• Cobblestone – Closely aggregated, large somewhat angulated globules resembling a cobblestone. – Result from large dermal nests of melanoctyes found in dermal naevi • Parallel pattern – – Indicative of acral lesions. – A parallel-like fingerprint pattern can be seen in solar lentigo • Starburst pattern – Pigmented streaks in a radial arrangement at edge of a pigmented skin lesion. – Indicative of spitzoid lesions including pigmented spindle cell naevus of Reed, and spitzoid melanoma • Lacuna – Several to numerous, smooth-bordered, round to oval, variously sized structures. – Morphologic hallmark is their striking reddish, blue-purplish or black coloration. – Indicative of angioma • Unspecific – Relatively featureless lesions that cannot be categorised by any of the above. – This pattern can represent a subtle melanoma
Typical globular pattern in a Clark nevus, compound type Typical reticular pattern in a Clark nevus Dermatofibroma with reticular pattern in anular distribution Atypical reticular pattern in a melanoma in situ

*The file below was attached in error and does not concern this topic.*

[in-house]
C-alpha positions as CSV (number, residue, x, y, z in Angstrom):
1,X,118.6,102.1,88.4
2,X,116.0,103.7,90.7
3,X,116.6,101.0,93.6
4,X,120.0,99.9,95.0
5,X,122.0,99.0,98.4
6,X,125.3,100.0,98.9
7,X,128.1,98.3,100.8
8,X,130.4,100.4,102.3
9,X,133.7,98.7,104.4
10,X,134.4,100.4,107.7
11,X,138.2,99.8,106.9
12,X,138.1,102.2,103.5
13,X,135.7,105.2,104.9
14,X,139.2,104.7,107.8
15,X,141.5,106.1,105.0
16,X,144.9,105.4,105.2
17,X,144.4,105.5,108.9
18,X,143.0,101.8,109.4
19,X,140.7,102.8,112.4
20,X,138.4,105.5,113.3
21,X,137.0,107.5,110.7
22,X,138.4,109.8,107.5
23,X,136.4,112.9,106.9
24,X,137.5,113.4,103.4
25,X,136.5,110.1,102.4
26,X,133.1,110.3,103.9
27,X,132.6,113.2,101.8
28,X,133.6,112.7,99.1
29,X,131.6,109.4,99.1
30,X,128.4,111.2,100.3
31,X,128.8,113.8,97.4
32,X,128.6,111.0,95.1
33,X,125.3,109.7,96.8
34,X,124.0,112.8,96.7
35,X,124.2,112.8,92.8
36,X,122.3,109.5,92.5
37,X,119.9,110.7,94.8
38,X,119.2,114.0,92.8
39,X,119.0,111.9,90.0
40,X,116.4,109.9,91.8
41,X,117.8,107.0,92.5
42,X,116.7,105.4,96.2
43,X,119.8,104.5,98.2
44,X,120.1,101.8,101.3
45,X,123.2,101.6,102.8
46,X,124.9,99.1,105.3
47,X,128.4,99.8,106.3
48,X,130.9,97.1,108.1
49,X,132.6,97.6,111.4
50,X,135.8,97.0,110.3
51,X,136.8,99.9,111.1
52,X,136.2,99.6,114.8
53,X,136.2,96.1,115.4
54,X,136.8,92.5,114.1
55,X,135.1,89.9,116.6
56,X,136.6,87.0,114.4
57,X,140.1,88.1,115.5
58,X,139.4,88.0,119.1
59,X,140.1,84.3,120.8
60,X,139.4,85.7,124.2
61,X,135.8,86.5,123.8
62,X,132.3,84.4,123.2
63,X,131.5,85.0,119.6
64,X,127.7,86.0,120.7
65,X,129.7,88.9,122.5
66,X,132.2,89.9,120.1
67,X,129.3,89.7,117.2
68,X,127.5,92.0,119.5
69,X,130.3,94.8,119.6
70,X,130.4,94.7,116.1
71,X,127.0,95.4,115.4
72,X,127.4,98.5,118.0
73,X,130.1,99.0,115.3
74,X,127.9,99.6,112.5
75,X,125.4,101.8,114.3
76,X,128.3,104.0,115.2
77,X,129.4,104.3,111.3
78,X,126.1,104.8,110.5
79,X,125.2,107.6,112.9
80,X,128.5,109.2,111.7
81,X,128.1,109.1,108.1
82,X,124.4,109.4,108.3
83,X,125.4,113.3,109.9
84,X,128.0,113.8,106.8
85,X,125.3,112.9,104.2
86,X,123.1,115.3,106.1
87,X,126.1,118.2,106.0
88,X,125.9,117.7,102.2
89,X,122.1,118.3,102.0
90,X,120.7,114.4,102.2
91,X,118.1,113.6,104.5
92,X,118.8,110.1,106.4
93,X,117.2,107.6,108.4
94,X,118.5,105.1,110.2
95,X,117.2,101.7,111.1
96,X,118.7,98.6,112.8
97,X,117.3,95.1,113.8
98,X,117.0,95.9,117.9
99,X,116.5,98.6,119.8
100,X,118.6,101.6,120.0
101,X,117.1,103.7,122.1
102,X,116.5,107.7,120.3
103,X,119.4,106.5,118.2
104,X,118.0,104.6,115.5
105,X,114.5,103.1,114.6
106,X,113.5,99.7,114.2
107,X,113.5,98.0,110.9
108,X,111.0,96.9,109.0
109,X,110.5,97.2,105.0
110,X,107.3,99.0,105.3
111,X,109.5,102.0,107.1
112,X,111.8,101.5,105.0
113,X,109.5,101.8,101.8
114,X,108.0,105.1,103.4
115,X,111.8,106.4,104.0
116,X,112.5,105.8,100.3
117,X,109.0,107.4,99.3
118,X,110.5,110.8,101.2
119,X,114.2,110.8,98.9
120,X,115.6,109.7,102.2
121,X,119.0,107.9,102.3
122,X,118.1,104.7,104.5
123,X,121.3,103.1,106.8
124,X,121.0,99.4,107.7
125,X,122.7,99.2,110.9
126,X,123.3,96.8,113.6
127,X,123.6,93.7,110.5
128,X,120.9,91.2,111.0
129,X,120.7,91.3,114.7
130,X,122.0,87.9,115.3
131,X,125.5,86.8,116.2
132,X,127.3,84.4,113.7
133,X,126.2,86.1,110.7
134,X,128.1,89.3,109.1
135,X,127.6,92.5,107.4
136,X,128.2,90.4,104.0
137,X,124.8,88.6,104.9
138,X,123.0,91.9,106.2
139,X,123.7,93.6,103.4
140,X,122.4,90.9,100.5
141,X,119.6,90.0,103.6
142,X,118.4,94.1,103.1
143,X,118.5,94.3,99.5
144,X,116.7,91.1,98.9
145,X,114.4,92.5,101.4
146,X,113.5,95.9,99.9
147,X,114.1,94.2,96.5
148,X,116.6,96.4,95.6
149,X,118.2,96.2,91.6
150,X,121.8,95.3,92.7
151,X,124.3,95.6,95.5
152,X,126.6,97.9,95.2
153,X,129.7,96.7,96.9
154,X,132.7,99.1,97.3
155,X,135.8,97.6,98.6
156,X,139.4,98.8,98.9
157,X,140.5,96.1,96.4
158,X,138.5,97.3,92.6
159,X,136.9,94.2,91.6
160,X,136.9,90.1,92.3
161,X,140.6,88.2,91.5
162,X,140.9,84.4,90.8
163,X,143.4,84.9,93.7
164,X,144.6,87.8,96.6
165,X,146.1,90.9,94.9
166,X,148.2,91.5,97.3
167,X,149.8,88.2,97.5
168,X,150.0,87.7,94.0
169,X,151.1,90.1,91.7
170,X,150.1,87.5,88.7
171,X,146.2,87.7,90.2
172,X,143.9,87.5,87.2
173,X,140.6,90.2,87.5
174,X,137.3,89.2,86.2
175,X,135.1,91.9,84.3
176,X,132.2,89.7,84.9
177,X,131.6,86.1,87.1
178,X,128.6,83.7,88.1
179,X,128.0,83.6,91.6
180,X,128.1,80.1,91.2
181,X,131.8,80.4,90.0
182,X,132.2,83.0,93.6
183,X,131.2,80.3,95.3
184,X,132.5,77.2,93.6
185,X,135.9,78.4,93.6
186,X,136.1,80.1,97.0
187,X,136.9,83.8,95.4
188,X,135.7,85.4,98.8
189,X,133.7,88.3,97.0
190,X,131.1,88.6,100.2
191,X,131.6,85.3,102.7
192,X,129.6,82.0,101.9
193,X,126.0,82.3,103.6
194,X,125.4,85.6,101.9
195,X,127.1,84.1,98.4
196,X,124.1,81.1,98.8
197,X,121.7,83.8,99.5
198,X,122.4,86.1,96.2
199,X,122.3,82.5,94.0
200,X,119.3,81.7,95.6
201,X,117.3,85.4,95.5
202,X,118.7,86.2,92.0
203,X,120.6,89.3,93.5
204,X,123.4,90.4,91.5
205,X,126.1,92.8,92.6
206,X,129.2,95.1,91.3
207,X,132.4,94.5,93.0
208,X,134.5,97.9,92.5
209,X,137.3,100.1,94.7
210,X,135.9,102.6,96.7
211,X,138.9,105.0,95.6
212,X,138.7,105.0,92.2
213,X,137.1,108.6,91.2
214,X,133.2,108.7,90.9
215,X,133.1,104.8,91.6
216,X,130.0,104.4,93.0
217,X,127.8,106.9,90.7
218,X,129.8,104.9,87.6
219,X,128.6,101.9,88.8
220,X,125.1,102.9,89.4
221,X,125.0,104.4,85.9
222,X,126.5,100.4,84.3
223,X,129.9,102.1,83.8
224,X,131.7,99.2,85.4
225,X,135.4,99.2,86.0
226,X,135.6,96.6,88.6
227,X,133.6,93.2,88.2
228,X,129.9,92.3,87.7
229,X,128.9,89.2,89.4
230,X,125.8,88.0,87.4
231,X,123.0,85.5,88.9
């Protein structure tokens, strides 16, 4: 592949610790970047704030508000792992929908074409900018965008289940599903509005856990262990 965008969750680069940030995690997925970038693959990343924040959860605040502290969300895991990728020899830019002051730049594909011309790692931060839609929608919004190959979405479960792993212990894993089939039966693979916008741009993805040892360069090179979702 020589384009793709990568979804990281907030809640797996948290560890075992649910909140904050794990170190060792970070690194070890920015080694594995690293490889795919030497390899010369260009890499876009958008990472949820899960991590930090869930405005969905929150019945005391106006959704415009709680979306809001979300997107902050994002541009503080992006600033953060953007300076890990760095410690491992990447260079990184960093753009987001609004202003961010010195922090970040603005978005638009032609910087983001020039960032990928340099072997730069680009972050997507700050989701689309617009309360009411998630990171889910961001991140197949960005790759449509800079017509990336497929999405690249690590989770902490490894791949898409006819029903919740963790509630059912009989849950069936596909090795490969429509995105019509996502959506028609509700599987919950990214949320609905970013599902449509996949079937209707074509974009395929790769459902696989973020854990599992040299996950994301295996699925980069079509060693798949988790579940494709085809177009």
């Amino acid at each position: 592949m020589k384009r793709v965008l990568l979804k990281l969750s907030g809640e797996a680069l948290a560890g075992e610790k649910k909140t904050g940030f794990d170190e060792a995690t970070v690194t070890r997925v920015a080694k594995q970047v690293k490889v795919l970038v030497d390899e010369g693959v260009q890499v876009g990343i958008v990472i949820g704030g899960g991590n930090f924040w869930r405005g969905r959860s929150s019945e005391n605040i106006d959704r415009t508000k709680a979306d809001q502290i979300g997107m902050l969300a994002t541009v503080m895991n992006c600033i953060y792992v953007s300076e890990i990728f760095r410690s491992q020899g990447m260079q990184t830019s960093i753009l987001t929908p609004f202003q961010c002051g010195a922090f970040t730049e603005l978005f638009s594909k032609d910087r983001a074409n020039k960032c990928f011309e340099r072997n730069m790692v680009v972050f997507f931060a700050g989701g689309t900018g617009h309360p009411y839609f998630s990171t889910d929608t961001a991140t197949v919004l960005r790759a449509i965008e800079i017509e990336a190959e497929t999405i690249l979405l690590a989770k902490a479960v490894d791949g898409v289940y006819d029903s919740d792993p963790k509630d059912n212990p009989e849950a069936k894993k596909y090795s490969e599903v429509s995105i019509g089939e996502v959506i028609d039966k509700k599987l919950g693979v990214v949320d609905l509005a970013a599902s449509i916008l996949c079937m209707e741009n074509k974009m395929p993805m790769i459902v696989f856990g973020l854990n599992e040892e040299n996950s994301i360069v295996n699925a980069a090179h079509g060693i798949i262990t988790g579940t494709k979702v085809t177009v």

Typical cobblestone pattern in a papillomatous dermal Typical homogeneous nevus (Unna nevus) pattern in a blue nevus Brownish-gray homogeneous pattern in a blue nevus Brownish-gray homogeneous pattern in a dermal nevus Lacunar pattern in an angiokeratoma Lacunar pattern in an angioma
Typical starburst pattern in a Reed nevus Parallelfurrow pattern, in an acral nevus Multicomponent pattern in a congenital speckled nevus (nevus spilus) Multicomponent pattern in a malignant melanoma lattice-like pattern, in an acral nevus
ii) Pattern comparison • Patients with multiple acquired melanocytic naevi will often have lesions showing a similar dermoscopic pattern • Any lesion found to have a different dermoscopic pattern, should be treated with suspicion. • Patients age should be taken into consideration as the dermoscopic morphology of acquired melanocytic naevi change as patients get older • Globular in teenage years • Reticular in 30-40 year olds • Homogenous in the over 50’s